More than 500 new residences planned for the Cabrini area

New housing in this area is welcome, but it continues to be a civic embarrassment and an injustice to former CHA residents that it’s taken so long for it to happen.

SHARE More than 500 new residences planned for the Cabrini area
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A rendering of new housing and retail planned for a site within the former Cabrini Green public housing development.

Chicago Housing Authority

Almost a quarter century has passed since Chicago Housing Authority’s “Plan for Transformation,” a Mayor Richard M. Daley-era initiative to replace 17,000 units of public housing with mixed-income communities, was announced.

Some redevelopment has happened, but bad planning and fiscal shortages hampered the plan, launched in 2000. The result has been yearslong construction backlogs that have left far too many people stuck on waiting lists for new CHA housing — and neighborhoods stuck with vacant land rather than transformed neighborhoods.

So this Editorial Board is cautiously optimistic about the CHA filing a zoning application last week to build a 560-unit development on 7 long-vacant acres at Larrabee Street and Clybourn Avenue, where a chunk of the Cabrini-Green public housing development once stood.

It’s good to see the housing come on line, but it continues to be a civic embarrassment and an injustice to CHA residents that it’s taken so long for it to happen.

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The new Cabrini development project is expected to be built in two phases, starting with 250 rental units. The zoning application for the entire project seeks permission to go as high as 742 residences, if financing and demand call for it.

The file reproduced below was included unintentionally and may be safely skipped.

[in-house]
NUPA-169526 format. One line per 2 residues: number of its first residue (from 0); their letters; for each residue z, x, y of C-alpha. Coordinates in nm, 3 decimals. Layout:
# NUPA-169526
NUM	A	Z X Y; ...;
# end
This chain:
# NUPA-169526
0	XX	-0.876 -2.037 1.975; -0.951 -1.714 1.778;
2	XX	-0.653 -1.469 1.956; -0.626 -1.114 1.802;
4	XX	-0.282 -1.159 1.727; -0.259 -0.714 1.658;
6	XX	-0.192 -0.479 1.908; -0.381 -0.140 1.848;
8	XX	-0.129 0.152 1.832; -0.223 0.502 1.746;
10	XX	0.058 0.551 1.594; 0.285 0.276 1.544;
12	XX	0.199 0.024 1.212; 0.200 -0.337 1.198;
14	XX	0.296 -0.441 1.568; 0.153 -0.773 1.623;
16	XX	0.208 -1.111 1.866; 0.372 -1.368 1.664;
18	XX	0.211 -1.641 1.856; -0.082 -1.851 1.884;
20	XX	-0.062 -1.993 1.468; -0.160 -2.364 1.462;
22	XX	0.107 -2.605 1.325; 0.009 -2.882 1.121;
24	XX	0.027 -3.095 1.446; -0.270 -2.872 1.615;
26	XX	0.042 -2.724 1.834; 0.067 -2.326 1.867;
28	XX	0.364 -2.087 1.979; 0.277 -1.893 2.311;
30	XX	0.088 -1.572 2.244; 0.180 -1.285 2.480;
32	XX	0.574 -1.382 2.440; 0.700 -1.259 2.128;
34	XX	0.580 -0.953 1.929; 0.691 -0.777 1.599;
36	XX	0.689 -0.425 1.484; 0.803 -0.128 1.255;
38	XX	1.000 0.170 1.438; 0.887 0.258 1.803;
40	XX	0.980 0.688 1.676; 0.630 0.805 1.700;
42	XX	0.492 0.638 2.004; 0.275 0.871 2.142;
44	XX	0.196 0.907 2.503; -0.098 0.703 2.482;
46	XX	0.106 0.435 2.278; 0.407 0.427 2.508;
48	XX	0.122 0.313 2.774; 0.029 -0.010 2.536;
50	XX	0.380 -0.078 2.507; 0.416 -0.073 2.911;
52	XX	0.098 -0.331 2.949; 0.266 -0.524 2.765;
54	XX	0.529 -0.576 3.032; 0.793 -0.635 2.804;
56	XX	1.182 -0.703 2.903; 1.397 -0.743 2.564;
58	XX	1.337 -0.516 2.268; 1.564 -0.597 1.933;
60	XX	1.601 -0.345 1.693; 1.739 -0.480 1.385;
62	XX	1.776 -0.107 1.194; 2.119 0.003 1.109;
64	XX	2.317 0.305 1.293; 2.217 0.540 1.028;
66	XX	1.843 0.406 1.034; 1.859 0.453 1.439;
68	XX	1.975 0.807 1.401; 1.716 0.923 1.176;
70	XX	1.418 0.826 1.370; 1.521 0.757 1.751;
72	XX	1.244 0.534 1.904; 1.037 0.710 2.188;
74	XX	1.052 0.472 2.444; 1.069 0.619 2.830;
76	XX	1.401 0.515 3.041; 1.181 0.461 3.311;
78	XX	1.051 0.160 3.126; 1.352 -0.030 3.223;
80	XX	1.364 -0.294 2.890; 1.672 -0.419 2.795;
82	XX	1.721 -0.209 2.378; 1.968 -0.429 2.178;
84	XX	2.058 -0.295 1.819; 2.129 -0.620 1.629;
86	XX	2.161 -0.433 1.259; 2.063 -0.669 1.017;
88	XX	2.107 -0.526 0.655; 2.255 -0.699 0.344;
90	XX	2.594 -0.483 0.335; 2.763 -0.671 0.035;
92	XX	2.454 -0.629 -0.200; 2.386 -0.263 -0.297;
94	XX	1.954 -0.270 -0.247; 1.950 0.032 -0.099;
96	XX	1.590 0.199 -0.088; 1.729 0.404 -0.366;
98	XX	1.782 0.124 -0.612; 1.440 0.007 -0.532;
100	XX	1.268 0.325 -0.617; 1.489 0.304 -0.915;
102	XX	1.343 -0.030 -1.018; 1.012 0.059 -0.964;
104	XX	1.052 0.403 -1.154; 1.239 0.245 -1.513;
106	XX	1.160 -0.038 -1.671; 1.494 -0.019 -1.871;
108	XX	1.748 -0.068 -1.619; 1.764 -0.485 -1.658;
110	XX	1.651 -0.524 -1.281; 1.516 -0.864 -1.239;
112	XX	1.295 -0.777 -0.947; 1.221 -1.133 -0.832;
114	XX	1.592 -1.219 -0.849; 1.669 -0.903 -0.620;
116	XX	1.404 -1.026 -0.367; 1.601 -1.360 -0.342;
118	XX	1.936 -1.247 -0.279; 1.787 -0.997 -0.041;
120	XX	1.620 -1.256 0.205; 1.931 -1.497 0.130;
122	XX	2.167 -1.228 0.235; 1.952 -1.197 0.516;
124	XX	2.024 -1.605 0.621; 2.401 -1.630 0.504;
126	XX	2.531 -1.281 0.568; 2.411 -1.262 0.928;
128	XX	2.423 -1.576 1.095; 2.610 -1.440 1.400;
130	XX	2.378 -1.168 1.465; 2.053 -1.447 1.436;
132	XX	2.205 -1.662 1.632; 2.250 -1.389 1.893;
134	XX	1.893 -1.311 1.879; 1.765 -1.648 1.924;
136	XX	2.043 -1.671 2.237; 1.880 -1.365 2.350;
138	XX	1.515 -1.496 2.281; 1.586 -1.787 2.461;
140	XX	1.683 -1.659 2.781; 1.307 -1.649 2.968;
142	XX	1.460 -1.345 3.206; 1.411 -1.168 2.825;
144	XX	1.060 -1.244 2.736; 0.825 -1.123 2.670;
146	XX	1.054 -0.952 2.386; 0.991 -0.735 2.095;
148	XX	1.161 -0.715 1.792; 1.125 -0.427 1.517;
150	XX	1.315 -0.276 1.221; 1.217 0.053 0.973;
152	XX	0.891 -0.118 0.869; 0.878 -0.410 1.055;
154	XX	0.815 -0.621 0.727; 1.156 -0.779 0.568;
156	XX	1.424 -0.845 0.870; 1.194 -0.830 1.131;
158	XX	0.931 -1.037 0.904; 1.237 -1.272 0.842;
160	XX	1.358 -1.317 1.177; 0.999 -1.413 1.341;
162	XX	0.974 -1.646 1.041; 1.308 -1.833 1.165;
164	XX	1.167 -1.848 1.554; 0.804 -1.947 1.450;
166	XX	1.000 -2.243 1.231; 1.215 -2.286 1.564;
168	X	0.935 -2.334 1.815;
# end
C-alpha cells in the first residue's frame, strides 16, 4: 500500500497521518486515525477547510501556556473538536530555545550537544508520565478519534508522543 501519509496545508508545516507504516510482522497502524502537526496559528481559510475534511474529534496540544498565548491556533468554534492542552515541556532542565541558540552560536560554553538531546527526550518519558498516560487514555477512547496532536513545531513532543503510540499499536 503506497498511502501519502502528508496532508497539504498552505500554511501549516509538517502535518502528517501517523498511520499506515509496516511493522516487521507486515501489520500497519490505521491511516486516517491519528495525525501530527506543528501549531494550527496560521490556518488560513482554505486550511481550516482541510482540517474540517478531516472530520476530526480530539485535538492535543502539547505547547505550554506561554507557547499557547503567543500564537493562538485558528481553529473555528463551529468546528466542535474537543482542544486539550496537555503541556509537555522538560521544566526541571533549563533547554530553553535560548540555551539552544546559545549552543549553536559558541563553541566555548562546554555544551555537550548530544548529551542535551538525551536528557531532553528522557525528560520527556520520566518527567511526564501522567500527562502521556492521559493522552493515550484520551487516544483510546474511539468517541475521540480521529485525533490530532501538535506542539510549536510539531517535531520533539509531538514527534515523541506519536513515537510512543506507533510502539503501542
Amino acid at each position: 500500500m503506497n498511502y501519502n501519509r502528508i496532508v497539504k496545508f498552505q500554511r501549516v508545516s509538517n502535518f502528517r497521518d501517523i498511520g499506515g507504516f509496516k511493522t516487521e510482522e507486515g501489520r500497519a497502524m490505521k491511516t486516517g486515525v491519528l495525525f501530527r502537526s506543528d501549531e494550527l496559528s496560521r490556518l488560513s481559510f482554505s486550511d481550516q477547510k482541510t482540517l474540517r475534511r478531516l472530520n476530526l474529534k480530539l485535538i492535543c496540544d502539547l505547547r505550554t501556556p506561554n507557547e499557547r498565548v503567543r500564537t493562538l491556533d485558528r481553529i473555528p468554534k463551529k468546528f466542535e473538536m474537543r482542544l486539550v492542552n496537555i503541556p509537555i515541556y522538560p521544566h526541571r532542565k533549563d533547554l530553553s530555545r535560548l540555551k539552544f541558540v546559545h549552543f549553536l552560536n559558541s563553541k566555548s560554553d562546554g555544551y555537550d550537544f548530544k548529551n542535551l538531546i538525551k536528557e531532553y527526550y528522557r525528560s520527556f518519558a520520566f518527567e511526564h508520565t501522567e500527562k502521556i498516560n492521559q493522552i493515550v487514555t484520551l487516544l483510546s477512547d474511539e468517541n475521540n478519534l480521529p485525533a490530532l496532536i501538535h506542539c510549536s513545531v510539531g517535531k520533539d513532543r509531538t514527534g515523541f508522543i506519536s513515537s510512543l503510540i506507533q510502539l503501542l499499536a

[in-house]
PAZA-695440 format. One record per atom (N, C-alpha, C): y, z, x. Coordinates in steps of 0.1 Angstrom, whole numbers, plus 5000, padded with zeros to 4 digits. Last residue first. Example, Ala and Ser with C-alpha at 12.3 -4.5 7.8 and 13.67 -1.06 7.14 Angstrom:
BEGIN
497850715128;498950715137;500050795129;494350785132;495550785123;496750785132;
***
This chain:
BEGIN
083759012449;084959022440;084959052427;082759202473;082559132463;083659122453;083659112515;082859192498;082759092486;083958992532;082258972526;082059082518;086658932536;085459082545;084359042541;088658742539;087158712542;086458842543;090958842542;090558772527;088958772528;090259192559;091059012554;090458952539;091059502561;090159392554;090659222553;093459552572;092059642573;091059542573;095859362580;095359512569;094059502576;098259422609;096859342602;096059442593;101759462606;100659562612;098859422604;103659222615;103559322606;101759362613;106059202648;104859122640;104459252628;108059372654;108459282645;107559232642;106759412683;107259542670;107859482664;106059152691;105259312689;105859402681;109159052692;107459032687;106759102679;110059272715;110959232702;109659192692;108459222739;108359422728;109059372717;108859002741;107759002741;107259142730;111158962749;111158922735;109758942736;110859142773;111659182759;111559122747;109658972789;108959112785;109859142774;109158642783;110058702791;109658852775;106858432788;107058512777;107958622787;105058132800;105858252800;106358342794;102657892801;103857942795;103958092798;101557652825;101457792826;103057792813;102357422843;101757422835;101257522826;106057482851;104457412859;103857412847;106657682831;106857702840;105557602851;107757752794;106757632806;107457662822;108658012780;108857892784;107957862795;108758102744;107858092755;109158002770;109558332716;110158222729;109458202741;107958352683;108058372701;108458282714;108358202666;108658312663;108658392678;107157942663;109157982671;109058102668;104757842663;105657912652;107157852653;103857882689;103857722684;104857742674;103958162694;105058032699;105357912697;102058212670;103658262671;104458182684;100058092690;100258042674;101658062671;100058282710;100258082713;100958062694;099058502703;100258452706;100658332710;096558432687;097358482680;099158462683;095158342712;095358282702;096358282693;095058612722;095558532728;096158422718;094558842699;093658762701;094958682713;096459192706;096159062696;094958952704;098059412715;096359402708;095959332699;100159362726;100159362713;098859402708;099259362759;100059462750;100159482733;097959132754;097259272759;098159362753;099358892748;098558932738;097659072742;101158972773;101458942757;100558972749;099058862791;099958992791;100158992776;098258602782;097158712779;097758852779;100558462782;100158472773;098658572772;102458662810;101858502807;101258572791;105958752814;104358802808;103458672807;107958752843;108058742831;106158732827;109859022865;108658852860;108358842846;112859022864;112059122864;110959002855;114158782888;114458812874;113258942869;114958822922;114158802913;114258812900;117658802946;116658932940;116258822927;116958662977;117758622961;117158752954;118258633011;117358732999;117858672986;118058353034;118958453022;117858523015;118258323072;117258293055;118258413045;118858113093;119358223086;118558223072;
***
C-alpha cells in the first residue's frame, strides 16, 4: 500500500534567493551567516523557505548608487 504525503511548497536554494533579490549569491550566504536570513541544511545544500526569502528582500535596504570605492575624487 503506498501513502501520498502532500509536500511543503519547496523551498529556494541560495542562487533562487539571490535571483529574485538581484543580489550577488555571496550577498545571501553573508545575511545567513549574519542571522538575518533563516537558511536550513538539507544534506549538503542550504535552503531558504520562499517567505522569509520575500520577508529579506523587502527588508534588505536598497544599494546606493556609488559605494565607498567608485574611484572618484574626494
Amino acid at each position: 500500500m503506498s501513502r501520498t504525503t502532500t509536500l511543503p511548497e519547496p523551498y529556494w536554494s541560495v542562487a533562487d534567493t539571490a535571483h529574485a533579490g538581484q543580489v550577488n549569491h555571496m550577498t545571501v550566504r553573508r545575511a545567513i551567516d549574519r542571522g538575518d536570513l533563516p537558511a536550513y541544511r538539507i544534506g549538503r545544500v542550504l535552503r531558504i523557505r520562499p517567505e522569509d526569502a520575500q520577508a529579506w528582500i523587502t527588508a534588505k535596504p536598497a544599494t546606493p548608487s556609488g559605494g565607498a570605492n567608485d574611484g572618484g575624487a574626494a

A CHA spokesperson said 100 of the first-phase residences would be built for public housing residents, while the remaining 150 apartments would be evenly split between affordable and market-rate rentals.

The development would be built under a joint venture that includes Hunt Development Group from El Paso, Texas, and Philadelphia’s Pennrose.

If the project wins the federal low-income housing tax credits that are being sought this year, construction would start in 2025, the CHA said.

The development would join two projects that are expected to begin construction in 2024 within the rebounding former Cabrini area under the Plan for Transformation: the 99-unit fifth phase of Parkside of Old Town, and a 78-unit effort at Oak and Larrabee streets.

The CHA says those projects would bring 65 public housing residences, and 43 affordable units to the neighborhood.

We do have questions about the Larrabee Street and Clybourn Avenue development, however. It’s good to see retail spaces and housing density built along a CTA bus route such as Clybourn Avenue, but the prospective renderings make the development seem clumsily shoehorned onto the site.

Here’s hoping architectural refinements bring a more graceful design and more ground-level open space.

With so much at stake — and so much time passed — the CHA owes it to the city and public housing residents to get it right.

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